Keep your value in mind -- Your interactions with customers have direct impact on your employer’s brand and revenues. They also lay the foundation for your future with the company. The more you know about the behavior and needs of customers, and can measure and communicate that in business terms, the more valuable you will be to your employer.

Find the right employer -- Not all help desk centers are the same. Recognizing and reinforcing desired behavior are productivity drivers that make some companies high-performing service organizations.

Respect yourself -- Don’t allow customers, colleagues, supervisors or employers to treat you abusively or in a derogatory manner. If they do, treat them with respect and take the high road, while finding the appropriate, positive way to resolve the situation. Most important of all, respect your life outside of the job, and leave work at work.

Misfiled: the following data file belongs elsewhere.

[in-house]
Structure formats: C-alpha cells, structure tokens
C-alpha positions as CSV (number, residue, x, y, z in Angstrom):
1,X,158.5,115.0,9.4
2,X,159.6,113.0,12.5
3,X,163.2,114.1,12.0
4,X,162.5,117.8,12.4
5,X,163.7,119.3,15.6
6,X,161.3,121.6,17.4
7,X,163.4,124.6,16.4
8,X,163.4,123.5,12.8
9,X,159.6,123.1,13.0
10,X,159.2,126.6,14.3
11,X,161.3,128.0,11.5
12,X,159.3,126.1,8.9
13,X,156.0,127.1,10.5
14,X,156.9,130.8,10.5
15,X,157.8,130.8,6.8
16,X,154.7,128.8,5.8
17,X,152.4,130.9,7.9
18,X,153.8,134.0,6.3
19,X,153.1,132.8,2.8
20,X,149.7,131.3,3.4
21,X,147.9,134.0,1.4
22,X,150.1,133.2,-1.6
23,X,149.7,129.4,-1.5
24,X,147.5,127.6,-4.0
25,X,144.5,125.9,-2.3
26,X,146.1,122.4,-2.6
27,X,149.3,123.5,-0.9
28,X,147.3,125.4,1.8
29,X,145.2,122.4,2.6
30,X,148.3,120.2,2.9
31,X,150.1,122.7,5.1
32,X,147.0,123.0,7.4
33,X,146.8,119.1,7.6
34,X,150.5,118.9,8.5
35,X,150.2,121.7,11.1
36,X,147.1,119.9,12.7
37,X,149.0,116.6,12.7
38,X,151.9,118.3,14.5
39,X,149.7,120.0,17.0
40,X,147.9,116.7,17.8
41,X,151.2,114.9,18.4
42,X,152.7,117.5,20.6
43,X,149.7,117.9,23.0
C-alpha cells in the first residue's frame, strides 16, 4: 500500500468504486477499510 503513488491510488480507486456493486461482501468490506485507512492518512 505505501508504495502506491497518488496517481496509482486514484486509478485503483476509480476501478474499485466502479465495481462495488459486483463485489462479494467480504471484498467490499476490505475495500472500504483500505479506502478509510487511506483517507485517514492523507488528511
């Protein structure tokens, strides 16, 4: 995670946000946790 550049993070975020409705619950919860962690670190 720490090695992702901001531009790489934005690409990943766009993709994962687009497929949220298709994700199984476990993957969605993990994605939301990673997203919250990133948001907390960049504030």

What needs to change for you to get more respect at work? Share your comments below...

Ellen Berry is Content Director for Myndbend. Her background is in website development, graphic design, career development, project management, entrepreneurship, technical writing, and journalism. She has worked for small start-ups, Fortune 500 companies and nonprofits, in fields including biomedical research and development, IT, finance, telecommunications, publishing and digital media. Her articles are frequently published on high profile websites such as USAToday, ScientificAmerican, TechRepublic and MonsterWorking.